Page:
Many Australians are set to be booted from their homes come September unless there are major interventions, more than 70 cross-society organisations and frontline housing services have warned.
In an open letter to be delivered to National Cabinet on Wednesday, high-profile organisations like ACOSS, Anglicare, Catholic Archdiocese of Sydney, GetUp, St Vincent De Paul and tenant unions are calling on the federal government to urgently extend rental protections.
The letter recommends:
- A temporary freeze on rent increases
- Banning evictions for rental arrears
- Direct financial help to tenants who would struggle to afford rent
- Genuine bank relief for landlords.
“We welcomed the National Cabinet announcement on 29 March committing to a moratorium on evictions for six months for residential tenants who are unable to meet their rental payments,” the letter reads.
“However, the response has been inconsistent across Australia, and no jurisdiction has gone far enough to provide adequate support for renters.
“Governments have already stepped up to protect the health of our community. We call on you to step up now to protect the wellbeing of people who rent.”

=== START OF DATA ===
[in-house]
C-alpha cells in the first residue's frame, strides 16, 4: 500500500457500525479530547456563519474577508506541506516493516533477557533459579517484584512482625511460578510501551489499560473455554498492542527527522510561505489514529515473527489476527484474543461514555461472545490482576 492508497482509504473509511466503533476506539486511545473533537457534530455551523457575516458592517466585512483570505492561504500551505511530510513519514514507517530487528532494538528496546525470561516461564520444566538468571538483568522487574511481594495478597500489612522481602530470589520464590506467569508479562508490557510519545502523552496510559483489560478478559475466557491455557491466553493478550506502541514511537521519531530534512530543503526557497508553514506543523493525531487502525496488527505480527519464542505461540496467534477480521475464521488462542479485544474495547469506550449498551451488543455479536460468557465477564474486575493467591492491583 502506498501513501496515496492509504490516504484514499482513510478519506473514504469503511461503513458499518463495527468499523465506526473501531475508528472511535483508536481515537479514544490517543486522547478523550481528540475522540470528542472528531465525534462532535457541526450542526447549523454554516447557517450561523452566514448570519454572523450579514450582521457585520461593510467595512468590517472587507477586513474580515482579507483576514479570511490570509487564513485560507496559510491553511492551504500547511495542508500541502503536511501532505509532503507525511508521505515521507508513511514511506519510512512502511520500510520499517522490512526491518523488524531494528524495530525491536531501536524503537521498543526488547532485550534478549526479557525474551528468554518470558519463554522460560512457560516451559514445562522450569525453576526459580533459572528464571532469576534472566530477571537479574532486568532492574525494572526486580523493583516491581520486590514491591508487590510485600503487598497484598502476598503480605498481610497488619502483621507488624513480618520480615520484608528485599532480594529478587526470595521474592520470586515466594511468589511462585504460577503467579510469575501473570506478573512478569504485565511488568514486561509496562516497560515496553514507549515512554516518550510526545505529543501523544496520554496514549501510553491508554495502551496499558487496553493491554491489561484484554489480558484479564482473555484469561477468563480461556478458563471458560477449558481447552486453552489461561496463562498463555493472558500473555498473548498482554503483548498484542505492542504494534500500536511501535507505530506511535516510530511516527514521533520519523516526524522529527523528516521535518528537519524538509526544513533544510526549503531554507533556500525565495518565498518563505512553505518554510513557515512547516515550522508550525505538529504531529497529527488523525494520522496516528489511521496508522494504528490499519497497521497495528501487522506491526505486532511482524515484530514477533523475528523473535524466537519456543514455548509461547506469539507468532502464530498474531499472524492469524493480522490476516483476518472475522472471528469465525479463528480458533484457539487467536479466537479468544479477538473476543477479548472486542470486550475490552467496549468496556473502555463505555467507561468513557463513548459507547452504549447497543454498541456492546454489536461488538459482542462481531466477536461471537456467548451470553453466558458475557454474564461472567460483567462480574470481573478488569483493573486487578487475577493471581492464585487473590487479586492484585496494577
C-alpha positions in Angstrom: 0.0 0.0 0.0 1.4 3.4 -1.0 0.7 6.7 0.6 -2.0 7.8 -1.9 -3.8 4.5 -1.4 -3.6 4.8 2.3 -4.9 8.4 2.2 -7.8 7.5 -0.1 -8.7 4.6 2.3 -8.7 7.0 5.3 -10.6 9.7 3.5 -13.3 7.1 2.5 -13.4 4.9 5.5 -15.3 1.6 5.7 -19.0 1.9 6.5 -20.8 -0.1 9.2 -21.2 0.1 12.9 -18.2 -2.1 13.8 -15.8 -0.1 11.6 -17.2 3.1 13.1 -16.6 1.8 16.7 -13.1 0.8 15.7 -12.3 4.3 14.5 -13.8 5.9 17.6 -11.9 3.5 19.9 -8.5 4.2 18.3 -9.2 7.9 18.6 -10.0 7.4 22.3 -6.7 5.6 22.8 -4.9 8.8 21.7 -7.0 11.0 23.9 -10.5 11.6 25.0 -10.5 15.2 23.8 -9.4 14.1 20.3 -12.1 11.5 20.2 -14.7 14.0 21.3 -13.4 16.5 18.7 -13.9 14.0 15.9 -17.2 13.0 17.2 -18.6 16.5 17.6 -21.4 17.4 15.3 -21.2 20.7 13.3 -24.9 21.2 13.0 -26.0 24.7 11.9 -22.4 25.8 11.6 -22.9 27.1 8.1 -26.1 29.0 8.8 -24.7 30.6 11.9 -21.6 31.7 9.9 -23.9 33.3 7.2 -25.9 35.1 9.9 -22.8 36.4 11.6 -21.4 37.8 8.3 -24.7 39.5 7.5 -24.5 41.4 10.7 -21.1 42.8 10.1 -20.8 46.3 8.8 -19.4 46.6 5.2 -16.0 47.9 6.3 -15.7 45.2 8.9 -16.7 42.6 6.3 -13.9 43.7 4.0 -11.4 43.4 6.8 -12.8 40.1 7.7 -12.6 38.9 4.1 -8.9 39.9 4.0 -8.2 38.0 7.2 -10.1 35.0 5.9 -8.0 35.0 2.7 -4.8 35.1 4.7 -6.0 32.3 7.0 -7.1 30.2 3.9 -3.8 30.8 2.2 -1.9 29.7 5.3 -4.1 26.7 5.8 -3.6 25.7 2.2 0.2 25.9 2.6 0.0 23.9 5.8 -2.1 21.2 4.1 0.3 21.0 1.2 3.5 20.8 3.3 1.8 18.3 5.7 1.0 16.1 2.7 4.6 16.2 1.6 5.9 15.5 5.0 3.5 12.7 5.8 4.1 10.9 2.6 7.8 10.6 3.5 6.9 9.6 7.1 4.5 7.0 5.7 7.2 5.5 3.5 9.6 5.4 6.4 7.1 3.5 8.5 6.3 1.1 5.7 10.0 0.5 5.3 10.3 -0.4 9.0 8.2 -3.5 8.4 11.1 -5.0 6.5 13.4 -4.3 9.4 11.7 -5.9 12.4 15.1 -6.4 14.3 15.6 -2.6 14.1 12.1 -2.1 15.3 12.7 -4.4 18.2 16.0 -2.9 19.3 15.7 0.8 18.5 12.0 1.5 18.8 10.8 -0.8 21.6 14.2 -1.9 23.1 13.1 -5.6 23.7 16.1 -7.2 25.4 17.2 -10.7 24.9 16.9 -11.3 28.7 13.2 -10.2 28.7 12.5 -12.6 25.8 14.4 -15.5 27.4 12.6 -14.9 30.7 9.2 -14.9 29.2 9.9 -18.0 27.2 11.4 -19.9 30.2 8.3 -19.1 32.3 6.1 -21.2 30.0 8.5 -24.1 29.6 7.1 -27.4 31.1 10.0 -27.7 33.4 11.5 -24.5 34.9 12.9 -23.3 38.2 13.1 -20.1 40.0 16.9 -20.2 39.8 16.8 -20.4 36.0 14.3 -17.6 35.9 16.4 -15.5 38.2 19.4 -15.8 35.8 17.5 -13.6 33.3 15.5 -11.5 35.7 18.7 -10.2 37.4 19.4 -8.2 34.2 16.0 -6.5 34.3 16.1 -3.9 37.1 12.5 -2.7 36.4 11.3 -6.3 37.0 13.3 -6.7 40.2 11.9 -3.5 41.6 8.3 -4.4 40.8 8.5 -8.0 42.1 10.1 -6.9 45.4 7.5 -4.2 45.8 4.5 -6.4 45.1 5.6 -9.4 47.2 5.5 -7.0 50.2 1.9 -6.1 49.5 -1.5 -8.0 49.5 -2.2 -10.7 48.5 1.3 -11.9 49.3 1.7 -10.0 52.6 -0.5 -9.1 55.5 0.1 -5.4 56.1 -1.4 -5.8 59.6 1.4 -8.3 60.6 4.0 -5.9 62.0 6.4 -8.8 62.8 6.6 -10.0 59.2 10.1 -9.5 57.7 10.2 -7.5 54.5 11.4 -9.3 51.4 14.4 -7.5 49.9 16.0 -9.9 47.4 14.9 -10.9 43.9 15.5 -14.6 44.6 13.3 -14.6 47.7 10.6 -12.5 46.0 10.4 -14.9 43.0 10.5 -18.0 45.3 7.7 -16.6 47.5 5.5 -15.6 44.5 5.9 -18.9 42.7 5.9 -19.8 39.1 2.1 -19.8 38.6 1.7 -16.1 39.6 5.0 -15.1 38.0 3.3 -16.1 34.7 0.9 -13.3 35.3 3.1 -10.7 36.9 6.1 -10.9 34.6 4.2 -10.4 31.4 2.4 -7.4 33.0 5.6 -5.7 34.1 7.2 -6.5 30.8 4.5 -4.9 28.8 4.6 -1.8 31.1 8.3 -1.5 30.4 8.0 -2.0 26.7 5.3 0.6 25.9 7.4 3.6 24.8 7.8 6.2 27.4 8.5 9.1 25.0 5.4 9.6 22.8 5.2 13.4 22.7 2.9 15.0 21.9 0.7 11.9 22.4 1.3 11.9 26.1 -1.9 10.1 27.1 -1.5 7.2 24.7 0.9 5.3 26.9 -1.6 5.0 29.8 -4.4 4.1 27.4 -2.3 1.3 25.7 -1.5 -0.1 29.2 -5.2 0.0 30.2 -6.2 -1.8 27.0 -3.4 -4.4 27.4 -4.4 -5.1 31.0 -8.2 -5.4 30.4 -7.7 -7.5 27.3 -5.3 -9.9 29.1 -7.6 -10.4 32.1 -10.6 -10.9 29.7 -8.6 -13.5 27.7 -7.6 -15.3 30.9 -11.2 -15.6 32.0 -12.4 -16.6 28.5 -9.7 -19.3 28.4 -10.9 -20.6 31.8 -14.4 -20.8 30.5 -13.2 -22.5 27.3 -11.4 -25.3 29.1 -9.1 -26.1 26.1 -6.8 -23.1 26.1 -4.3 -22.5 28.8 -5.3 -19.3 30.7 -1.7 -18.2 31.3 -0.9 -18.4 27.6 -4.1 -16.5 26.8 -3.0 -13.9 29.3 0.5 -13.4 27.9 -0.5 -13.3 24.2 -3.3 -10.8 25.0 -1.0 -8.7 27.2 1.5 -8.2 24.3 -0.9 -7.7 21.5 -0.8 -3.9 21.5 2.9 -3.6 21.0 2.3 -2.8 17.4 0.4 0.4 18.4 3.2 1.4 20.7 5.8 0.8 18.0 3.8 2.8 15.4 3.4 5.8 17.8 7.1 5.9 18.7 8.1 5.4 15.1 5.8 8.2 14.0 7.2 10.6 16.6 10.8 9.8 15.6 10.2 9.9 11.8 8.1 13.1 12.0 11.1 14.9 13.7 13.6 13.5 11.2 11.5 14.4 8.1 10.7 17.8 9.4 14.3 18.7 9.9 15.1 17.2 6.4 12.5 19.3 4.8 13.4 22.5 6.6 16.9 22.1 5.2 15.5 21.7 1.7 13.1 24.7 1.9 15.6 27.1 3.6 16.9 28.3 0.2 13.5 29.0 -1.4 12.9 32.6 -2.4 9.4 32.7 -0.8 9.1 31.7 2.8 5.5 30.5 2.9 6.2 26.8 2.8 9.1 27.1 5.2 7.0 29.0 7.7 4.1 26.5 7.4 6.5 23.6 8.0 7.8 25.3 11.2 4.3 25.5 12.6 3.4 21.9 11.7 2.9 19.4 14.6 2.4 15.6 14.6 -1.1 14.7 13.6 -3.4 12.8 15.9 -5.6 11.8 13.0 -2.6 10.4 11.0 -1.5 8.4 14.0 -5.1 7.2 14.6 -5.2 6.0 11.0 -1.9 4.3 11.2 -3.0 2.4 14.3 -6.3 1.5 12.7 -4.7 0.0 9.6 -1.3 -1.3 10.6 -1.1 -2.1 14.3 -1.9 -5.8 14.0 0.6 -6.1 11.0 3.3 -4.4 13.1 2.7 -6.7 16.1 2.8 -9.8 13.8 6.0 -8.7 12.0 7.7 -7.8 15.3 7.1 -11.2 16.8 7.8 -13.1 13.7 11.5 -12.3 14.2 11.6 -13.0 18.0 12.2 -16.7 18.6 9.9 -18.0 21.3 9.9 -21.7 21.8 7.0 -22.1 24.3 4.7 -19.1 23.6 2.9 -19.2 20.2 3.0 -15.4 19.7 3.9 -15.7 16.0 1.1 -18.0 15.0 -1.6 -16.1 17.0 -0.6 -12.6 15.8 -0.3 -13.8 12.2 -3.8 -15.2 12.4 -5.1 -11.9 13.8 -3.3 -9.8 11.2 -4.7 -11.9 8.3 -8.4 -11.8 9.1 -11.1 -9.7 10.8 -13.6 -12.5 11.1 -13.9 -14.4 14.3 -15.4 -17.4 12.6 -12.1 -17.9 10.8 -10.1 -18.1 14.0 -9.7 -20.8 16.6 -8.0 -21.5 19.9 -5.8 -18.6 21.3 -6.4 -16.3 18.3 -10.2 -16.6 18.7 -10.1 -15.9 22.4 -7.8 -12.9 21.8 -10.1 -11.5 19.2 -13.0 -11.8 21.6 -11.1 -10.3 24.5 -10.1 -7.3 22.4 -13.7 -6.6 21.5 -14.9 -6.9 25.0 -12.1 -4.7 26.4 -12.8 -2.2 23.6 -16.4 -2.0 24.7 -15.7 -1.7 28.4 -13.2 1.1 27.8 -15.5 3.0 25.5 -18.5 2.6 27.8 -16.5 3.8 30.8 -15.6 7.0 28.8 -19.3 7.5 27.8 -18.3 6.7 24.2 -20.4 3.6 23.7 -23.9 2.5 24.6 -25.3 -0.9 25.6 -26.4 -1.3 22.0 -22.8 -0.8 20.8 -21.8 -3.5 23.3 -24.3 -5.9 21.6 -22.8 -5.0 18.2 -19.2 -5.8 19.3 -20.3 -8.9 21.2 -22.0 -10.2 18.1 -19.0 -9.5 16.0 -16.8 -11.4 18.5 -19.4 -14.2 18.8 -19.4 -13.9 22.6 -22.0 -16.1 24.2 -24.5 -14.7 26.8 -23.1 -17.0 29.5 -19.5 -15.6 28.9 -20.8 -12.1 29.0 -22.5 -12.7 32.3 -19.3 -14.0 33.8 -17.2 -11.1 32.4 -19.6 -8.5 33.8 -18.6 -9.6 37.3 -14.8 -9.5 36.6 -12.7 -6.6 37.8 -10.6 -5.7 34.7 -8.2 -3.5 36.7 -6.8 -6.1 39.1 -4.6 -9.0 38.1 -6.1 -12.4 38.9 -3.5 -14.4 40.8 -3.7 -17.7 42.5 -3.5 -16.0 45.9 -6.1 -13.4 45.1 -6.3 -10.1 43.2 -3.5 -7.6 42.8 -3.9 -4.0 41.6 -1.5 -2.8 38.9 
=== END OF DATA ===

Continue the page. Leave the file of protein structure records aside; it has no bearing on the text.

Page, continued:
Without protections, many Australians risk losing their homes and sliding into debt when JobKeeper ends and the JobSeeker payment is halved in September, the advocates say.
Adelaide renter Amelia Chaplin, 24, lost both her hospitality jobs when COVID-19 hit.
Her landlord has refused to give her a rental reduction, and she’s worried after September she will have no options but to move back in with her father in the country.
“Basically end of March I lost both hospitality jobs,” she said.
“We emailed our landlord, saying we’re losing our jobs. We’re not sure what will happen moving forward.
“We got an email a week later, the landlord isn’t going to consider negotiating at all. You still need to pay full rent.
“The Prime Minister said we should have a negotiation. We would like a bit of compassion. It was either like we pay rent and have no money or don’t pay and have food.”
In protest, they stopped paying their rent for four weeks.
Now that they’re on full Centrelink payments they’re repaying the accrued debt, but worry about what will happen in September.
“I have a lot of anxiety about it. If payments go down to $500 a fortnight, I’ll be spending 80 per cent of my income on rent. It doesn’t really leave much else for bills or food,” Ms Chaplin said.
“I’m pretty fine at the moment, but come September or before if they wind back the stimulus, it’s really scary.”
Better Renting executive director Joel Dignam says the government should tweak policies to ensure people can stay in their homes.
“The test of government action is whether it ensures that people who rent can stay in their homes and out of debt,” he said.
“But we’re hearing countless stories of renters who are exhausting their savings, draining their super, or skipping meals so they can keep paying rent. This is unacceptable.
“Unfortunately, too many renters are afraid to ask for reduced rent, and too many landlords are unwilling to negotiate in good faith. Many renters are being loaded up with debt.
“We need governments to act before September to avoid a ‘second wave’ of evictions.”